But some worry that the grim, black-and-white murals will have negative psychological effects on subway riders. NPR reports:
Mikhail Vinogradov, who heads a psychological help center in Moscow, went on Russian TV to complain that the murals will make people “afraid to ride the subway.” Like other psychologists who raised concerns in Russia and abroad, Vinogradov says gripping images can induce violent behavior — and a subway station is the last place for that.
“There will be suicides more often,” he says. “I can’t rule out people will commit murders or attacks.”
But Natalia Semyonova, another clinical psychologist in Moscow, defended the artist and the author, whose books she uses in lectures and to treat patients.
“We try to jump into these books and try to understand once more the motives of human behavior, the motives of human suffering, how to overcome, how to find a sense of life, and so on,” Semyonova says.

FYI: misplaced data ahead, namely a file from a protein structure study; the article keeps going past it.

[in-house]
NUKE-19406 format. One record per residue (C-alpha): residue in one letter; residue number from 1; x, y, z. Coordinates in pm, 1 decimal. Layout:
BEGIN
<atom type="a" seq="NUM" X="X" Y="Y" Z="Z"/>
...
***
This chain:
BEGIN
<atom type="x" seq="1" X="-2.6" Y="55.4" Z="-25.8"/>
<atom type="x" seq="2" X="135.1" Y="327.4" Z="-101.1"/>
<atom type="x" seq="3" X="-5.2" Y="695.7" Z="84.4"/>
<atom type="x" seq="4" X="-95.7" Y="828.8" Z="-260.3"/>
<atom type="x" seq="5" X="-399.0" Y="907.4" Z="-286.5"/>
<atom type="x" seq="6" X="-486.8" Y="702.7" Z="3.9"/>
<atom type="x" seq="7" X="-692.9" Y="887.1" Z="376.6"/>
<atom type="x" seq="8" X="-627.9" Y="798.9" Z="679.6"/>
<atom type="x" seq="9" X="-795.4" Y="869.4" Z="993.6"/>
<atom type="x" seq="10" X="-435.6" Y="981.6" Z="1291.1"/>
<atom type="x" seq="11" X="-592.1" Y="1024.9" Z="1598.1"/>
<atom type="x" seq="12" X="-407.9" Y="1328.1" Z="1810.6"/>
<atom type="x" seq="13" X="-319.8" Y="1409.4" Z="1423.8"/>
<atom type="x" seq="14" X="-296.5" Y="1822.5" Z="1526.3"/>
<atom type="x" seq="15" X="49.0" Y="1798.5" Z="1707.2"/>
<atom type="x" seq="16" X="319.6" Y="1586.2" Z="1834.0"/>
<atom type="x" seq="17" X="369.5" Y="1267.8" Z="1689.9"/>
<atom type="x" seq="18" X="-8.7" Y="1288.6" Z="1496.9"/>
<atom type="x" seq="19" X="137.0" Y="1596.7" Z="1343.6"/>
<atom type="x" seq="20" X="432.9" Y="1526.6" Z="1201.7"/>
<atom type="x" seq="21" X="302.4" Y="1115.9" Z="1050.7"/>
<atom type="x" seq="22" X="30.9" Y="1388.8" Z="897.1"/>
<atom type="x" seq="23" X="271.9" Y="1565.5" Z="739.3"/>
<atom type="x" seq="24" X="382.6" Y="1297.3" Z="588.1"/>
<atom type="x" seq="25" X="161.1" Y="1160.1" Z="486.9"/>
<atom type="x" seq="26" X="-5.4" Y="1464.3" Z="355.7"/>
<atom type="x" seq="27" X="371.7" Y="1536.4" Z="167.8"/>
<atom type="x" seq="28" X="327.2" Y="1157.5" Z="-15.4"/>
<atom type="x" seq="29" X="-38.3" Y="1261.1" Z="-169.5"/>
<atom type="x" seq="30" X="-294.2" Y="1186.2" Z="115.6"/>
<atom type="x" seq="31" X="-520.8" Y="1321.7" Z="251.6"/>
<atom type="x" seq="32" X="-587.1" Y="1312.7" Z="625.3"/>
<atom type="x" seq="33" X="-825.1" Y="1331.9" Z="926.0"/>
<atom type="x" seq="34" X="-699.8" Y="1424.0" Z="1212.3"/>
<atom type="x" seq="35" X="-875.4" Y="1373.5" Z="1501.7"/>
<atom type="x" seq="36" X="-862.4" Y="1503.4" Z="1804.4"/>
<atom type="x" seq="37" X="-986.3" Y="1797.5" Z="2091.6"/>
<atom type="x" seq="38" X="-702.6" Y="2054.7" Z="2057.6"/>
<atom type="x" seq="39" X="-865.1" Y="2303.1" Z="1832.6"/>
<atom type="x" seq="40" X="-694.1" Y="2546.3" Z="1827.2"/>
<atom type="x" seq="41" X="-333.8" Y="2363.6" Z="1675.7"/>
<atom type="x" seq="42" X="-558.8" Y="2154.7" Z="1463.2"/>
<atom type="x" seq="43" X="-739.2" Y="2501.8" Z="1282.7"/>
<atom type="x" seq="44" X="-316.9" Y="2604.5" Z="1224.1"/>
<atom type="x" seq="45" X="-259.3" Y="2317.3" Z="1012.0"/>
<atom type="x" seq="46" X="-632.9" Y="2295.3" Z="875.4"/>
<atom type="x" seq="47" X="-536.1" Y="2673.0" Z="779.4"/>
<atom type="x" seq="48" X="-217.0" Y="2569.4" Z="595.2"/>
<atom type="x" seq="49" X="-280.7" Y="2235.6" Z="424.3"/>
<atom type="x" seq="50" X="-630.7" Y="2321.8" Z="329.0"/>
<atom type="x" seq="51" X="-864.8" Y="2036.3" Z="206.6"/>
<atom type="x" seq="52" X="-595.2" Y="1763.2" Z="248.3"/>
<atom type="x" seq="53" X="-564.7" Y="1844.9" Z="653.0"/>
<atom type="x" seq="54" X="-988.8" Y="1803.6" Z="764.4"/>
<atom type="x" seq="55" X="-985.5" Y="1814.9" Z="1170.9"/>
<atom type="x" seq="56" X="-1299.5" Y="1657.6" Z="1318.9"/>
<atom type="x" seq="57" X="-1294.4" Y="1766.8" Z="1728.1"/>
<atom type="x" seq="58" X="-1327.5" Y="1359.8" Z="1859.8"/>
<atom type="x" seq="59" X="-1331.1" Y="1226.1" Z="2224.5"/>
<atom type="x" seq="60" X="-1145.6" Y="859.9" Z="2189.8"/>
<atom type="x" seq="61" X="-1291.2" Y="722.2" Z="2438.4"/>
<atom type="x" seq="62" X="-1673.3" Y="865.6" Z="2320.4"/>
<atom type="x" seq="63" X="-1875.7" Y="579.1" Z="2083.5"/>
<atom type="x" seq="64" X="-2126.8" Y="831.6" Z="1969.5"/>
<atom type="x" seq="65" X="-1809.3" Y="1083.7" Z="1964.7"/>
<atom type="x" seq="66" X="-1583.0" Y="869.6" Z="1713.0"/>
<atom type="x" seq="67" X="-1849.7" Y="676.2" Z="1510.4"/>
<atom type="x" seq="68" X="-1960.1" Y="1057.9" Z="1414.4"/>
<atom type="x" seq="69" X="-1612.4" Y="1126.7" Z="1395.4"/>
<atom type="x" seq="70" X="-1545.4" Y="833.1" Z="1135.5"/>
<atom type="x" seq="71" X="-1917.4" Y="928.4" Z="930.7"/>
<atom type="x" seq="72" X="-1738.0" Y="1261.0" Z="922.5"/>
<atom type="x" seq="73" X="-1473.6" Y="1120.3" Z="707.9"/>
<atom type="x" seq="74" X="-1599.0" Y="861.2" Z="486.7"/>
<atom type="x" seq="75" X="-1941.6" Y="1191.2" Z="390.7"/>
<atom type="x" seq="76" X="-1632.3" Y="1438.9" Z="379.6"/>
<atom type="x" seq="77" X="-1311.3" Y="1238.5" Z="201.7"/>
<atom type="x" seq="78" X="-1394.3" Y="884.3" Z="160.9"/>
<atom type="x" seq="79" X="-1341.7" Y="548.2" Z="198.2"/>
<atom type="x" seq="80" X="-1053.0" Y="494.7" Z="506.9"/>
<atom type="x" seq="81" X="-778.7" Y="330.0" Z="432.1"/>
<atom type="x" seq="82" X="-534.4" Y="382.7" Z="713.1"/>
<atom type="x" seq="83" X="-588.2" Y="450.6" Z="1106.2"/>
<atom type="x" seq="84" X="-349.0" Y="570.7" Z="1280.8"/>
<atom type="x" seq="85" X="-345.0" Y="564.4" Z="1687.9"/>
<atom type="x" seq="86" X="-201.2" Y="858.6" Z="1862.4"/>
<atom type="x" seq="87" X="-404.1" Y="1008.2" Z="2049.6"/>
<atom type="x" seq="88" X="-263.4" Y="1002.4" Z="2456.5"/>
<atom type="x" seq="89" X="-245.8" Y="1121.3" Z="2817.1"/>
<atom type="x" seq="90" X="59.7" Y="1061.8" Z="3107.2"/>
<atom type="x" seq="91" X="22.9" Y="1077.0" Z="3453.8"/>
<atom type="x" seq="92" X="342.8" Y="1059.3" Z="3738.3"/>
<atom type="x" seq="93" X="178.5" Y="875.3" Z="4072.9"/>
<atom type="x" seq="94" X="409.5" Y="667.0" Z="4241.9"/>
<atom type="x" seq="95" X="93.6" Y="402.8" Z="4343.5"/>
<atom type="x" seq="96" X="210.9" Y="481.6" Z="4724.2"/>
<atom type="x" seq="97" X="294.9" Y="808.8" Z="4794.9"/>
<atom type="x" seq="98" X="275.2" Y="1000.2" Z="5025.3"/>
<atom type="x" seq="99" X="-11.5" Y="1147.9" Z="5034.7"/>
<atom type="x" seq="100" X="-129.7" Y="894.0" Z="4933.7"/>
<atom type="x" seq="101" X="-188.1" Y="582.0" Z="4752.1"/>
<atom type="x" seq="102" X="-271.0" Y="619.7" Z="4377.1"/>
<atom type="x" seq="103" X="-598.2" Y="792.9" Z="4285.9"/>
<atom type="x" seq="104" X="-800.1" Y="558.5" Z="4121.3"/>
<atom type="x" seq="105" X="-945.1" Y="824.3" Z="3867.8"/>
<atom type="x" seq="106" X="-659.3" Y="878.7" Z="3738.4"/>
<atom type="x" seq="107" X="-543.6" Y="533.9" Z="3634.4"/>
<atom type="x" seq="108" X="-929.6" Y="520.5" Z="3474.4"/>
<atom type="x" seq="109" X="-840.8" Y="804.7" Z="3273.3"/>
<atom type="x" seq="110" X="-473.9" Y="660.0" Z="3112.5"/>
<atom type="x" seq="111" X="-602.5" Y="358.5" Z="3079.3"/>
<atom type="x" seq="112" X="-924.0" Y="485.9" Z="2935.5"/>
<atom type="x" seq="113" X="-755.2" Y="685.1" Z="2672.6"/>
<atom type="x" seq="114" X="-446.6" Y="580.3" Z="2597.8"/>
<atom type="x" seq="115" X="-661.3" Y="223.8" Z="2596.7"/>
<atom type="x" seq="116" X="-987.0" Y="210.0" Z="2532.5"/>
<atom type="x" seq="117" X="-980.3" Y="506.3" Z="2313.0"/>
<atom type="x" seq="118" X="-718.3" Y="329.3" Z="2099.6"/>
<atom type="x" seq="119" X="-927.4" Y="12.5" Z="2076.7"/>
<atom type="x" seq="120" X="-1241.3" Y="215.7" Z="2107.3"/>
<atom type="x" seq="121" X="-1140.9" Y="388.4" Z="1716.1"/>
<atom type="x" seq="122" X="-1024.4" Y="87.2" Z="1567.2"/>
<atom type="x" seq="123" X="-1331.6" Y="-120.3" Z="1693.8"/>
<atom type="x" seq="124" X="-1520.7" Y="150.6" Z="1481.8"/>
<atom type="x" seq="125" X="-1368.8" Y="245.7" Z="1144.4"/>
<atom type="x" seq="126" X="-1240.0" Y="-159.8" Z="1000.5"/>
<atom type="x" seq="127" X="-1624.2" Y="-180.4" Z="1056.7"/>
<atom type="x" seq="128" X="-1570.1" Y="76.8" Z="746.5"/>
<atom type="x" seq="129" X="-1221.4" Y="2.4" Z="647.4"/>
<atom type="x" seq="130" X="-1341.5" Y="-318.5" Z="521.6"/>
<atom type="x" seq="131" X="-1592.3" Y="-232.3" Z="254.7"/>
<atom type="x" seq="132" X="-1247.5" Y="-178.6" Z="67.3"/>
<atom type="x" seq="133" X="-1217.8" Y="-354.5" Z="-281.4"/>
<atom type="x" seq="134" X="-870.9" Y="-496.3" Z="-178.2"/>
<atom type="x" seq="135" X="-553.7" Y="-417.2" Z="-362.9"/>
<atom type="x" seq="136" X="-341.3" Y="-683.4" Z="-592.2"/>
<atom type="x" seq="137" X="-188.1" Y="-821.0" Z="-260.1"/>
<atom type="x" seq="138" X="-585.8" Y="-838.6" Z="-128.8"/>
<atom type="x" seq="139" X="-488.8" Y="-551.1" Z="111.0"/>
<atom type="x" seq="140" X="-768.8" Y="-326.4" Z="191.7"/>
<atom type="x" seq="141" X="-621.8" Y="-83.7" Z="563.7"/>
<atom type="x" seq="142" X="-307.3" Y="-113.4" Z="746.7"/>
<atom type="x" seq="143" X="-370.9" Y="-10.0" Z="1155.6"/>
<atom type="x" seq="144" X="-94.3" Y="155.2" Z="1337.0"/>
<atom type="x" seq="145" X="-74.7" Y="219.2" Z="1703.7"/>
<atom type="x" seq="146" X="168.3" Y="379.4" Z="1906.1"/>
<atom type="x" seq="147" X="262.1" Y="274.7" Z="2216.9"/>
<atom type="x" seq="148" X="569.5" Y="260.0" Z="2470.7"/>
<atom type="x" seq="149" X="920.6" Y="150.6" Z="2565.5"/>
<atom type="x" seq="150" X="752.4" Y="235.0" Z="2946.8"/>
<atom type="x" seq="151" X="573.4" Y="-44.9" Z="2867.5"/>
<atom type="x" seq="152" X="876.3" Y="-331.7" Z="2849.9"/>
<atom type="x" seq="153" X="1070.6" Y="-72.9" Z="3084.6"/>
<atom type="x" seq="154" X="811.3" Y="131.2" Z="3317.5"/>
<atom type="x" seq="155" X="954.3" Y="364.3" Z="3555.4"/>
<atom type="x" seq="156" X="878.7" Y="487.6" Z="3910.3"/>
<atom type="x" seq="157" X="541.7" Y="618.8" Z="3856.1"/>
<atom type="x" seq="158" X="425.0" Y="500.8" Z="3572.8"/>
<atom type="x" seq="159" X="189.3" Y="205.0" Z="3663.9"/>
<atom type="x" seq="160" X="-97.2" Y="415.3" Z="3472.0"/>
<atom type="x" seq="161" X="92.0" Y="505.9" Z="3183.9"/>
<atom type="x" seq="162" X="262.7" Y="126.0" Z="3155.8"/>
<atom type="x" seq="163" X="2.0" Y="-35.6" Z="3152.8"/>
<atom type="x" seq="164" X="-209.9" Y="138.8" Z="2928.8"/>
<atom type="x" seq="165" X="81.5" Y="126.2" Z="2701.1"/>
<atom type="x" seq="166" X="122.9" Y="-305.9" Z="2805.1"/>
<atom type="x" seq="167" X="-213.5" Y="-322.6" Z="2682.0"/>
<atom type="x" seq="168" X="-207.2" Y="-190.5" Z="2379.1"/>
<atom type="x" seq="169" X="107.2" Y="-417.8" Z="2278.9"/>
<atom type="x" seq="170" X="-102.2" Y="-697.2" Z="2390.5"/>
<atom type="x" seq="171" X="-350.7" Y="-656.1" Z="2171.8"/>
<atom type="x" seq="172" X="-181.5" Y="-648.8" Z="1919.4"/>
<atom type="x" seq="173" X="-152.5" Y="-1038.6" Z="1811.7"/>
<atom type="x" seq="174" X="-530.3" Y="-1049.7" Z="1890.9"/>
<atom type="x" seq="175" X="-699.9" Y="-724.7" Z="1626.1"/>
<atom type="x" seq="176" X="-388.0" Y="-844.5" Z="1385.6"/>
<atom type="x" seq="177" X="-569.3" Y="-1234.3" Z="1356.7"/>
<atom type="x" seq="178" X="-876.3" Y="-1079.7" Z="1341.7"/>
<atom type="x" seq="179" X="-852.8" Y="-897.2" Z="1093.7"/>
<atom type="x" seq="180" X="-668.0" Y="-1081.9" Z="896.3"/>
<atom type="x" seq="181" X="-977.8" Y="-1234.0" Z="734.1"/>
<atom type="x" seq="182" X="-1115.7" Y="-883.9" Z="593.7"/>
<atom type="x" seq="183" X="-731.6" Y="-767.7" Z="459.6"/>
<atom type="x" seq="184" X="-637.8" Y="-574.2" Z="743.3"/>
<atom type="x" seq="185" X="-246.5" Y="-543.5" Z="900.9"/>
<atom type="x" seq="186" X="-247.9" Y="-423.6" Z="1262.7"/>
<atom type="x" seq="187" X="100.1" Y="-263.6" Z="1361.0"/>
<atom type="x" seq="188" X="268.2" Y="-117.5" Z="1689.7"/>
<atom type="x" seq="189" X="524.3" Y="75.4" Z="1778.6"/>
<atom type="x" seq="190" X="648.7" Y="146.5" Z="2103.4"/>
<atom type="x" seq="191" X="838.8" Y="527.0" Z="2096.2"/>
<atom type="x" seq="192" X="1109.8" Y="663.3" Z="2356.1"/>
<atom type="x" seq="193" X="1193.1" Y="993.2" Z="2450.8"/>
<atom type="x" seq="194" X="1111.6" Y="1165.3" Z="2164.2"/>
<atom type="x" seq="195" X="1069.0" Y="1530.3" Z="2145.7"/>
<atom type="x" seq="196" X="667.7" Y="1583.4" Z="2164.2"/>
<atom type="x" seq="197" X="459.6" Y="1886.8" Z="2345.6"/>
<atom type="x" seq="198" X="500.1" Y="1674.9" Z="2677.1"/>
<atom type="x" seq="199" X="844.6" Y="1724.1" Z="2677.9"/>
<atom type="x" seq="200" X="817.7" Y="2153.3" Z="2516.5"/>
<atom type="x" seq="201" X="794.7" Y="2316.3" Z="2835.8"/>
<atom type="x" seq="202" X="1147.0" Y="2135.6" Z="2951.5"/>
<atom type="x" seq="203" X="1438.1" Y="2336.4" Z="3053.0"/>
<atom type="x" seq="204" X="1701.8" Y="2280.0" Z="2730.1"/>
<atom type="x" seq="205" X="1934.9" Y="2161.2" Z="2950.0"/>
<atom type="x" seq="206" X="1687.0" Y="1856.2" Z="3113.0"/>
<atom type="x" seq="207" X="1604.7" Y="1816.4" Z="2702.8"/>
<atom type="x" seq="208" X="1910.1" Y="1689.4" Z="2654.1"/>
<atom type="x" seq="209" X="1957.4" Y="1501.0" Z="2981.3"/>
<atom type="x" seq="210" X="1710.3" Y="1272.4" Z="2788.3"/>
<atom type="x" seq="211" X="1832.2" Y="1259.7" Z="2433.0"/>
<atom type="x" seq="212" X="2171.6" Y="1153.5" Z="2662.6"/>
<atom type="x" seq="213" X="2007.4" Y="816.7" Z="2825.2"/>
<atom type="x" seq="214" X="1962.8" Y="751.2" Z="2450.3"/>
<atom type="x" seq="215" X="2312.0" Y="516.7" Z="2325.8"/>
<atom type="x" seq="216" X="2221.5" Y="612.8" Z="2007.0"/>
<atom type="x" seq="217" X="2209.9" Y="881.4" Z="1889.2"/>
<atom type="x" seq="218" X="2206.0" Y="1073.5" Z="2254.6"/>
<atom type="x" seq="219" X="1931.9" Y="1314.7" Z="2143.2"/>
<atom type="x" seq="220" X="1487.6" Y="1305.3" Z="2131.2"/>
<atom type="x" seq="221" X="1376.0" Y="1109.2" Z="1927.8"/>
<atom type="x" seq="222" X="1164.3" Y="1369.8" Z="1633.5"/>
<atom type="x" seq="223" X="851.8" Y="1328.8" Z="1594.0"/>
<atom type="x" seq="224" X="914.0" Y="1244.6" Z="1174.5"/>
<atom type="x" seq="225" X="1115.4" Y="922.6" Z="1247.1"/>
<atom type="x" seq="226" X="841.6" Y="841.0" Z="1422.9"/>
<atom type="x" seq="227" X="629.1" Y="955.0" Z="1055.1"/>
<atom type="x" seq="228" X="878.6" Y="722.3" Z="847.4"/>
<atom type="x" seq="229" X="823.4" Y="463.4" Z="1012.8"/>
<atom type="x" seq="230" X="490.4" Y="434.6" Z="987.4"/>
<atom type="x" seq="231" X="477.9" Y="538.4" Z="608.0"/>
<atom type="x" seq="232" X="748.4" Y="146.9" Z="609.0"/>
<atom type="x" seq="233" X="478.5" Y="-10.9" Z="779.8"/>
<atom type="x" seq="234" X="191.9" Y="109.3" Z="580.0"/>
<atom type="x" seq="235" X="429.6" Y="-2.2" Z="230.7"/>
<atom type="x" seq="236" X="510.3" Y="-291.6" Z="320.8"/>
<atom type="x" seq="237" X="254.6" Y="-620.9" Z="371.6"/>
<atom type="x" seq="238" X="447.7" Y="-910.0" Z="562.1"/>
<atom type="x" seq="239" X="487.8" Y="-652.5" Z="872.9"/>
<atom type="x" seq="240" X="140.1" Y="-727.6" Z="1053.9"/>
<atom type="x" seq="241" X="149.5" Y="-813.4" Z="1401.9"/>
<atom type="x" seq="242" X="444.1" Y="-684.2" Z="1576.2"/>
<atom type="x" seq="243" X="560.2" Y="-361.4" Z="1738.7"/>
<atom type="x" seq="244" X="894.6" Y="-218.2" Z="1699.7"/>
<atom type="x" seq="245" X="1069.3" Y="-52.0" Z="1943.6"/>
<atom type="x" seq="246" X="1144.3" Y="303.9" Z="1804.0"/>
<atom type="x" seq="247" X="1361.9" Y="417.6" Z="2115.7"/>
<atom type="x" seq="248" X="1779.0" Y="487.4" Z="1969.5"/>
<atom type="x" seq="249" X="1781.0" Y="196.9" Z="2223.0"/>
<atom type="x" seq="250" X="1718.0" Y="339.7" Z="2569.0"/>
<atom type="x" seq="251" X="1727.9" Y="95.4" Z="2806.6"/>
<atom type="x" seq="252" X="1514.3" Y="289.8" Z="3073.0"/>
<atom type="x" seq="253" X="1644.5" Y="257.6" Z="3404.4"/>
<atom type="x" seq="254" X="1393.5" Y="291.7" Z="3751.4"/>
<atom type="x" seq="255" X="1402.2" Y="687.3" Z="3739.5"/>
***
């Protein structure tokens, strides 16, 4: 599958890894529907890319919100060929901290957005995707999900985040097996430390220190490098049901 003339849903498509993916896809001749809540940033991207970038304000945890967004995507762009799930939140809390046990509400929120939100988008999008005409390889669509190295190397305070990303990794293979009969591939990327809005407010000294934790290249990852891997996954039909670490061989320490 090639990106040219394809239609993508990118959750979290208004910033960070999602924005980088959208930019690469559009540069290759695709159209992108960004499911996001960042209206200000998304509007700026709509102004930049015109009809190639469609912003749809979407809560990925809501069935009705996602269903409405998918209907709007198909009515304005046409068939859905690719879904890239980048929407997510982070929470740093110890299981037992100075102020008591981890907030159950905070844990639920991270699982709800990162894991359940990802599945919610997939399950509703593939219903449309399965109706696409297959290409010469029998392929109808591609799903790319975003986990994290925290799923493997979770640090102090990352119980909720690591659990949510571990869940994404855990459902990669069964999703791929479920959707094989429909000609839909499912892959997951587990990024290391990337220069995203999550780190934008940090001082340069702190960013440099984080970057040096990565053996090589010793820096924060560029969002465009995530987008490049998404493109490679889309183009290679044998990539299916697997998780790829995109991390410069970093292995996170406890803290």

Using powerful literature to help overcome challenges in one’s own life, she says, is very Russian.
And the artist behind the murals defends his work:
Since the station opened its doors, Nikolayev, the artist of the murals, has been asked repeatedly whether the mural of Raskolnikov from Crime and Punishment, in particular, was over the top.
His answer comes in the form of another question: “If someone handed you Dostoevsky’s own manuscript, would you just go cross out this scene from the novel?”
Grim or not, can you imagine if we had author-themed train or bus stations in the U.S.? Whose station would you most like to visit, and what would the decor be like?